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Table of Contents
ORIGINAL ARTICLE
Year : 2016  |  Volume : 6  |  Issue : 2  |  Page : 61-64

Comparison of effectiveness of class lecture versus workshop-based teaching of basic life support on acquiring practice skills among the health care providers


1 Department of Anaesthesiology and Critical Care, North Eastern Indira Gandhi Regional Institute of Health and Medical Sciences, Shillong, Meghalaya, India
2 Department of Anaesthesiology and Critical Care; Department of Emergency Medicine and Traumatology, North Eastern Indira Gandhi Regional Institute of Health and Medical Sciences, Shillong, Meghalaya, India
3 Department of Community Medicine, All India Institute of Hygiene and Public Health, Kolkata, West Bengal, India

Date of Web Publication26-May-2016

Correspondence Address:
Md. Yunus
B-10C, Faculty Quarters, North Eastern Indira Gandhi Regional Institute of Health and Medical Sciences Campus, Shillong - 793 018, Meghalaya
India
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Source of Support: None, Conflict of Interest: None


DOI: 10.4103/2229-5151.183018

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   Abstract 


Background: Basic life support (BLS) is an integral part of emergency medical care. Studies have shown poor knowledge of it among health care providers who are usually taught BLS by lecture-based teachings in classes.
Objectives: This study is designed to assess the effectiveness of class lecture versus workshop-based teaching of BLS on acquiring the practice skills on mannequin.
Methods: After ethical approval and informed consent from the participants, the present study was conducted among the health care providers. Participants were grouped in lecture-based class teaching and workshop-based teaching. They were then asked to practice BLS on mannequin (Resusci Anne with QCPR) and evaluated as per performance parameters based on American Heart Association BLS. Statistical analyses are done by Fisher's exact t-test using GraphPad INSTAT software and P< 0.05 is taken as significant.
Results: There were 55 participants in lecture-based teaching and 50 in workshop-based teaching group. There is no statistical difference in recognition of arrest, checking pulse, and starting chest compression (P > 0.05). Though more than 83% of lecture-based teaching group has started chest compression as compared 96% of workshop group; only 49% of the participants of lecture-based group performed quality chest compression as compared to 82% of other group (P = 0.0005). The workshop group also performed better bag mask ventilation and defibrillation (P < 0.0001).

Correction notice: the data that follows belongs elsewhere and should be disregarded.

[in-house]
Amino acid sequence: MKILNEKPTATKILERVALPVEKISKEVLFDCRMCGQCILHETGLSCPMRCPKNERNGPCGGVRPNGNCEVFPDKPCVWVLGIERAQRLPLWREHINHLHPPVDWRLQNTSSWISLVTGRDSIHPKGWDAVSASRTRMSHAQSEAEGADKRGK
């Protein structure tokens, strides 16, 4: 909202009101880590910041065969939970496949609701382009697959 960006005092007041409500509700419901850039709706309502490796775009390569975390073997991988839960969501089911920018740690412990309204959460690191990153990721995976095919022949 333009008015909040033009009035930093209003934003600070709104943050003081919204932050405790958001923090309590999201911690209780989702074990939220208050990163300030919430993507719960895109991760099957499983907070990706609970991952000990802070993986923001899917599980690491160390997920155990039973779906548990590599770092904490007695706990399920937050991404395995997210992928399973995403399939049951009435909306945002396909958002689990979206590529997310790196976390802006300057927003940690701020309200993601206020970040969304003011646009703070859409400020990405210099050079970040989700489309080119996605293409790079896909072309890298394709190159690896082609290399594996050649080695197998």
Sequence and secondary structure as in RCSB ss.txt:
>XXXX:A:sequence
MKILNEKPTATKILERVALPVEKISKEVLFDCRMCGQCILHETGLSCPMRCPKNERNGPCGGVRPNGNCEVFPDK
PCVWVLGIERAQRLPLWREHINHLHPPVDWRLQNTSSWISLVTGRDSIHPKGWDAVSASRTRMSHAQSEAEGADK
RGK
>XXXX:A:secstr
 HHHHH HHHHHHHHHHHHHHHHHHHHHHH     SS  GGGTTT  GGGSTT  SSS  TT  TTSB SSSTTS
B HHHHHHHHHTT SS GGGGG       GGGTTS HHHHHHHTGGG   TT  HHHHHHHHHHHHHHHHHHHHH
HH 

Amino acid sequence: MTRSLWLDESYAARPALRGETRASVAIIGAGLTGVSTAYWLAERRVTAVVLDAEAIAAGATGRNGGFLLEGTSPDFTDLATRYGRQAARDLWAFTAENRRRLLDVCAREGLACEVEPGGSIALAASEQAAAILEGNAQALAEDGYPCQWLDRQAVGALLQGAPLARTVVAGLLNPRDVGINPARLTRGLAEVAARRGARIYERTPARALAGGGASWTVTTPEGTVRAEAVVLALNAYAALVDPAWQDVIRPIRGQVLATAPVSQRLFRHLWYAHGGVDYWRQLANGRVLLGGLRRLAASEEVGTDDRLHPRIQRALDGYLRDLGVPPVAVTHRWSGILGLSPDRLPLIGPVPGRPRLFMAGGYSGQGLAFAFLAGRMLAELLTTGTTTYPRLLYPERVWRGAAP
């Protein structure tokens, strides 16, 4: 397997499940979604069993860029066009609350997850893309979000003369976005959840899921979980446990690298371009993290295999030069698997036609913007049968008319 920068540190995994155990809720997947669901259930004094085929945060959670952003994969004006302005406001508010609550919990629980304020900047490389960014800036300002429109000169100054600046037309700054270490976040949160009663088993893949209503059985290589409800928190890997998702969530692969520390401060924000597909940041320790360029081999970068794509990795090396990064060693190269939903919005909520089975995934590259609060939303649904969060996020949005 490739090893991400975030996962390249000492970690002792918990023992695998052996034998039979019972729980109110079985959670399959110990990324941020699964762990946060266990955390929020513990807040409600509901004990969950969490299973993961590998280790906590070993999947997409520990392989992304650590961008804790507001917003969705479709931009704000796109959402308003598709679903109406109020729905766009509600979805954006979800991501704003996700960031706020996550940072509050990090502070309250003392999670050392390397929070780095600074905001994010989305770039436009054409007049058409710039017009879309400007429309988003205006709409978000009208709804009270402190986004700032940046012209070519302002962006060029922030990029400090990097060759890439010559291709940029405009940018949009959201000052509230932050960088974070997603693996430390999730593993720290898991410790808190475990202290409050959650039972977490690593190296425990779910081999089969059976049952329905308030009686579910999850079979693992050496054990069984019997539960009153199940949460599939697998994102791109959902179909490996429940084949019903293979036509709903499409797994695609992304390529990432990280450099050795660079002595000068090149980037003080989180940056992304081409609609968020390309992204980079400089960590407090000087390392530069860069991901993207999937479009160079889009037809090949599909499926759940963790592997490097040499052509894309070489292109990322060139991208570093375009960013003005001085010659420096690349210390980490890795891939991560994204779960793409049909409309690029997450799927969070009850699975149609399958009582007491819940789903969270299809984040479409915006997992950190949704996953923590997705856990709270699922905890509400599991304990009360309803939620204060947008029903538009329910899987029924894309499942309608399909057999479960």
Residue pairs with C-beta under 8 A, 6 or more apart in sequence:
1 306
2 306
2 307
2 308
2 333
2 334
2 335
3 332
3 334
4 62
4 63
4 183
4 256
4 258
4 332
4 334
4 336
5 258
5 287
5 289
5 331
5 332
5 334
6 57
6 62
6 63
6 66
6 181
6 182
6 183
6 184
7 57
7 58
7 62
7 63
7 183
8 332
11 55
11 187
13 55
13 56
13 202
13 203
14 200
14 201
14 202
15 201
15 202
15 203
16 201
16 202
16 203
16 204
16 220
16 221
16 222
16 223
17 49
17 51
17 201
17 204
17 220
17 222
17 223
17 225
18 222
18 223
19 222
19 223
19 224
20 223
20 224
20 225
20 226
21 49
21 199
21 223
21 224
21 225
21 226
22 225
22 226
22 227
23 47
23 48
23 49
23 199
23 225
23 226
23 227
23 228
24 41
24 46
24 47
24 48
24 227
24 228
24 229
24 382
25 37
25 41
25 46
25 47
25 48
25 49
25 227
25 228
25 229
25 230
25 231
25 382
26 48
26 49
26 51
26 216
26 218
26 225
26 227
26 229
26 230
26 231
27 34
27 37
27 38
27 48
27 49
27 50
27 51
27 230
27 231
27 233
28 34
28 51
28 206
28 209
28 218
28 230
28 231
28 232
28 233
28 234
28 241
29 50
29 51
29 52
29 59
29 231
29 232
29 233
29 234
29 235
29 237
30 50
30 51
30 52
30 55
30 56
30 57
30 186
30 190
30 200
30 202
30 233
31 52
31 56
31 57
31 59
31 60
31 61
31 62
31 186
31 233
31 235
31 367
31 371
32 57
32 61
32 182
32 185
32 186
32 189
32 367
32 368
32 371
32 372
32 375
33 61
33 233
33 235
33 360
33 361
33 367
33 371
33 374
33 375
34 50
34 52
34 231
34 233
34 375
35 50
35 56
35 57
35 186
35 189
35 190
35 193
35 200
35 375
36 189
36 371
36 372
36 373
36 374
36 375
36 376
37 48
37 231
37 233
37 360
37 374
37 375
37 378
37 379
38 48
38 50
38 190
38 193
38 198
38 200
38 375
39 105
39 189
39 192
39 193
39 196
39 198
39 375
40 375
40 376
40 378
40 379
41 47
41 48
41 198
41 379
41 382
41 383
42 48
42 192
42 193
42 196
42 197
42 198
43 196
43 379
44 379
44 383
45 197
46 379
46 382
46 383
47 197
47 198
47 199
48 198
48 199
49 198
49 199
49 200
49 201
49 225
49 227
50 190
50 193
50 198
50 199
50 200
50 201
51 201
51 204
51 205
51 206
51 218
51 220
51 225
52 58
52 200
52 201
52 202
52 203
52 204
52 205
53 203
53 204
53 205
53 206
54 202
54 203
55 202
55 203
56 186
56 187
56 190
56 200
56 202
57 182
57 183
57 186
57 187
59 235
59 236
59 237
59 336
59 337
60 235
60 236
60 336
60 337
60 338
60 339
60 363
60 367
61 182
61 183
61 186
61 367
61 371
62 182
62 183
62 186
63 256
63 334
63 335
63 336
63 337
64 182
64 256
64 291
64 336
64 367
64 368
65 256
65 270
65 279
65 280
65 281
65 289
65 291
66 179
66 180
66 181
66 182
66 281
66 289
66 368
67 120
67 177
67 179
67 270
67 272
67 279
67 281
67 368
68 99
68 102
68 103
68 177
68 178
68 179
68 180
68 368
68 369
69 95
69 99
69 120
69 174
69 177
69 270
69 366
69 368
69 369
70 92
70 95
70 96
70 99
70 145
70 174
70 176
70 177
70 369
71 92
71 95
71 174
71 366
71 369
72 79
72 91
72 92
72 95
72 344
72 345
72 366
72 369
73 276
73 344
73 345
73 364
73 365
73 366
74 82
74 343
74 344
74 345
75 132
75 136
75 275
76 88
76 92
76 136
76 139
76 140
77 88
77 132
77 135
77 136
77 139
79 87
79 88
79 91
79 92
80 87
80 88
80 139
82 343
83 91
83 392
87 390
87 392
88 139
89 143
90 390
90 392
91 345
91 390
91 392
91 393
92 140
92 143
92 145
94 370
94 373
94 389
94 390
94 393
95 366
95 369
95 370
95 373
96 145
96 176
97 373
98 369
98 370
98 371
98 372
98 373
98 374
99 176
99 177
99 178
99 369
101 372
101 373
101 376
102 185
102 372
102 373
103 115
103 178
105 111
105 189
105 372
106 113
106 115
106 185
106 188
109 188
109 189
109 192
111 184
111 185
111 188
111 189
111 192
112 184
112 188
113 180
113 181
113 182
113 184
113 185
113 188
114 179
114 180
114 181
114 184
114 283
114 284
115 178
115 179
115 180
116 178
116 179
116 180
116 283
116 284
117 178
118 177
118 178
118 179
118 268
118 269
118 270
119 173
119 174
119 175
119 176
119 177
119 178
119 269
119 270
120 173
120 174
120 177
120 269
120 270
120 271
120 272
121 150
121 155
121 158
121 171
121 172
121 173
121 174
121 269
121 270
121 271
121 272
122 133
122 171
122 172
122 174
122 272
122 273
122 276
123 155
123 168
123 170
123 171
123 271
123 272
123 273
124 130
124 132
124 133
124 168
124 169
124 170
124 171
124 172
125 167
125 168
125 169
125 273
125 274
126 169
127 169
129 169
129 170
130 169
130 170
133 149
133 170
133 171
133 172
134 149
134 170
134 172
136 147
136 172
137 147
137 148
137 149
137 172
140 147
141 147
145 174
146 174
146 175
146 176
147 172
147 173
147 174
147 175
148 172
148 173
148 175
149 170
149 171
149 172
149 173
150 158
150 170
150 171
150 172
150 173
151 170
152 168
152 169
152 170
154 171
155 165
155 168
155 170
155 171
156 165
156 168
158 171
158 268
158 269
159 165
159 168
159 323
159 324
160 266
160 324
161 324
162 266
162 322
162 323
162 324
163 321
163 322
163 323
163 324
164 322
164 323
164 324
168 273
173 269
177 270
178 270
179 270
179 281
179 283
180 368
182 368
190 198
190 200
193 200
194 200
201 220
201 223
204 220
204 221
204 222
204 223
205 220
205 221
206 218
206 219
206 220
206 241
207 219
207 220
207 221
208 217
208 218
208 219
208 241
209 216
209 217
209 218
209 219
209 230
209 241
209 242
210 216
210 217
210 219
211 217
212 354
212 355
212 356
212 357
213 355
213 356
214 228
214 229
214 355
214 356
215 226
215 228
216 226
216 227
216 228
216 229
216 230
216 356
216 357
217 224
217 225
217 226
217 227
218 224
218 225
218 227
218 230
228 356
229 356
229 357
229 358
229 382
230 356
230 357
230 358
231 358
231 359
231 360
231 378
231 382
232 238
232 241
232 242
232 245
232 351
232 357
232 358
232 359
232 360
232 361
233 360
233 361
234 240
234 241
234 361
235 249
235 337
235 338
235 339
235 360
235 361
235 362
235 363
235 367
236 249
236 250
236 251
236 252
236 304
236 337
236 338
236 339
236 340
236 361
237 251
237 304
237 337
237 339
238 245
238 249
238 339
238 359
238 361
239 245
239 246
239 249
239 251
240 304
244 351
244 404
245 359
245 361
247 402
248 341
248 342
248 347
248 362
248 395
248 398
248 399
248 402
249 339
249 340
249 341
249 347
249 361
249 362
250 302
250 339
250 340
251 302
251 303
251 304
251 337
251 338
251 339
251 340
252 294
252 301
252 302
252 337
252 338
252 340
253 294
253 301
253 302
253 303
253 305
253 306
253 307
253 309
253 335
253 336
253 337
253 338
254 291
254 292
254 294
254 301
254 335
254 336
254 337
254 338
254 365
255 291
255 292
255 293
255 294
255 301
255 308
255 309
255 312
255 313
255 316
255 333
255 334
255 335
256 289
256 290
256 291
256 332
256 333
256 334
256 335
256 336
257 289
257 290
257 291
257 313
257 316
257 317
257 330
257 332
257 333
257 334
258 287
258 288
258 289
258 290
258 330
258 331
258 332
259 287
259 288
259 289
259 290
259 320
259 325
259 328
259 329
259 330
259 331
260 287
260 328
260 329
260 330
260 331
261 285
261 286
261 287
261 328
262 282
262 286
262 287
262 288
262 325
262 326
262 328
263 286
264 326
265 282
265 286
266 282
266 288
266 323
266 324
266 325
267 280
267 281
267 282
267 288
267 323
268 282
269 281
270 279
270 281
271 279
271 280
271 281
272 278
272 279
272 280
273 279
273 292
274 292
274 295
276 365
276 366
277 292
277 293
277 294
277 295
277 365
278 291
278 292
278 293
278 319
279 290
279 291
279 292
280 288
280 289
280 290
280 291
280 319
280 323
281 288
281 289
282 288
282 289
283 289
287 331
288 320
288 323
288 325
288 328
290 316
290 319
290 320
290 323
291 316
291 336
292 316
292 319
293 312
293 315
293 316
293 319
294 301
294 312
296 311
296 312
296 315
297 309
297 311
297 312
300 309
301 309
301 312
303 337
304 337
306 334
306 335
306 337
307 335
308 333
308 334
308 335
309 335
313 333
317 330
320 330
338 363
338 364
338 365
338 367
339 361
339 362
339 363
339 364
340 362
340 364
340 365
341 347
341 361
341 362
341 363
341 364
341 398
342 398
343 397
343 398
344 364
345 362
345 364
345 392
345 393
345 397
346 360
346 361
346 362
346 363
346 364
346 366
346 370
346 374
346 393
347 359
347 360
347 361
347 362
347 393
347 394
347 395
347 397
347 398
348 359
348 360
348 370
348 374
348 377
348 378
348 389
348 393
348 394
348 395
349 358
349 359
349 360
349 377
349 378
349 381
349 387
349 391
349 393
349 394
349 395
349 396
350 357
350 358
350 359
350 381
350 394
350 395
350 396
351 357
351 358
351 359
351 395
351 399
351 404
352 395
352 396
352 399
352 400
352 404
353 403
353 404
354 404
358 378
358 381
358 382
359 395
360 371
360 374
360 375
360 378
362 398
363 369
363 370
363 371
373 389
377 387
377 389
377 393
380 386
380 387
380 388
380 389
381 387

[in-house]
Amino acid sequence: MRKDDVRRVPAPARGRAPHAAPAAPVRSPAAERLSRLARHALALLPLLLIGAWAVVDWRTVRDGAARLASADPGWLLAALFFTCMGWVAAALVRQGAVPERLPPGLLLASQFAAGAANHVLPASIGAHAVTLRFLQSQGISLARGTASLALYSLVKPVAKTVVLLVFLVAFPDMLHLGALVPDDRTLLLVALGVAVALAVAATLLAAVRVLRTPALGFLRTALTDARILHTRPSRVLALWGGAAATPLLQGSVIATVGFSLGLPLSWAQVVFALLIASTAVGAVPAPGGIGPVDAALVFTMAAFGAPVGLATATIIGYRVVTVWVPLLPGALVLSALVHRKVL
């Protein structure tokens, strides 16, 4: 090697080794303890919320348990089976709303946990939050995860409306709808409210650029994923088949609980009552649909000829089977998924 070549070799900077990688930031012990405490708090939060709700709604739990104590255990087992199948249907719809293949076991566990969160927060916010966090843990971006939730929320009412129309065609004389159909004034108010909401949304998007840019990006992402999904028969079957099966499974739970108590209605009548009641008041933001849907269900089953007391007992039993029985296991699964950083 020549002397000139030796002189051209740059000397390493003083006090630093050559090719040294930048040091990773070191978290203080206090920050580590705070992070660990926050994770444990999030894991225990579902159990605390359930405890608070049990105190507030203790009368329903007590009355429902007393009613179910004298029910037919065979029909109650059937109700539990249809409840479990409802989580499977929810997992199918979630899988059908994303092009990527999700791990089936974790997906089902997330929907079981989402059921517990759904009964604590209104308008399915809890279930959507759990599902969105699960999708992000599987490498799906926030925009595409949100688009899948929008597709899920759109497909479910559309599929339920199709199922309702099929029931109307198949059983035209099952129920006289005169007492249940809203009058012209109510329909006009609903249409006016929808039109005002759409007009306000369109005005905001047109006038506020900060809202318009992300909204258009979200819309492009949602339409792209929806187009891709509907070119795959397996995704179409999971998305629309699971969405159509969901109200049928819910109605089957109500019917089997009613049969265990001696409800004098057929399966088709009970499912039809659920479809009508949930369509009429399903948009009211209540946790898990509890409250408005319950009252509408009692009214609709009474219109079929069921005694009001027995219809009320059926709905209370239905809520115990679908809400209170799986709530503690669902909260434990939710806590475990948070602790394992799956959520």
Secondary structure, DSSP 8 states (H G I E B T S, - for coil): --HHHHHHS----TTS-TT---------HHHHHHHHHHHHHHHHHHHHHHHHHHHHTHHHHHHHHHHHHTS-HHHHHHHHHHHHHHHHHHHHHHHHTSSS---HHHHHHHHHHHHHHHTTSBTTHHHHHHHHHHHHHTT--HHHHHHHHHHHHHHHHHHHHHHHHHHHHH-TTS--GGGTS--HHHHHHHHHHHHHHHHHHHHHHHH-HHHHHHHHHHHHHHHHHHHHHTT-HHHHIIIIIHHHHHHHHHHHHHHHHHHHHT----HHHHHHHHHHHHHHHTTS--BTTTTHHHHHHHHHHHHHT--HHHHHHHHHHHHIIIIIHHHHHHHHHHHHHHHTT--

Conclusion: Workshop-based BLS teaching is more effective and lecture-based class teaching better is replaced in medical education curriculum.

Keywords: Basic life support, basic life support practice, basic life support workshop, cardiopulmonary resuscitation, health care provider


How to cite this article:
Karim HM, Yunus M, Bhattacharyya P, Ahmed G. Comparison of effectiveness of class lecture versus workshop-based teaching of basic life support on acquiring practice skills among the health care providers. Int J Crit Illn Inj Sci 2016;6:61-4

How to cite this URL:
Karim HM, Yunus M, Bhattacharyya P, Ahmed G. Comparison of effectiveness of class lecture versus workshop-based teaching of basic life support on acquiring practice skills among the health care providers. Int J Crit Illn Inj Sci [serial online] 2016 [cited 2022 Nov 26];6:61-4. Available from: https://www.ijciis.org/text.asp?2016/6/2/61/183018




   Introduction Top


Basic life support (BLS)/cardiopulmonary resuscitation (CPR) is a part of emergency medical care, and timely provision of it can even save a precious life. BLS includes recognition of signs of sudden cardiac arrest, heart attack, stroke, and foreign-body airway obstruction, as well as performing CPR and defibrillation with an automated external defibrillator.[1]

It is very important for every person in the community to know about BLS as quality BLS can save lives and improve the overall quality of community health. Health care professionals and trainees are invariably expected to know about it, as they frequently face life-threatening situations in their daily practices. However, low confidence among medical students in performing BLS has been reported from even developed country like Europe.[2] Poor training (of BLS) among undergraduate medical students has been reported from UK and Poland.[3],[4] Inadequate knowledge of BLS has also been reported from Switzerland and Pakistan.[5],[6] Data from India also suggests that the awareness of BLS among students, doctors, and nurses of medical, dental, and homeopathy is very poor.[7] Such a poor result of knowledge may partly be due to ineffective methods of teaching BLS to the health care providers. Therefore, we designed the present study to assess the effectiveness of class lecture versus workshop-based teaching of BLS on acquiring practice skills of BLS and tested on an advanced mannequin.


   Methods Top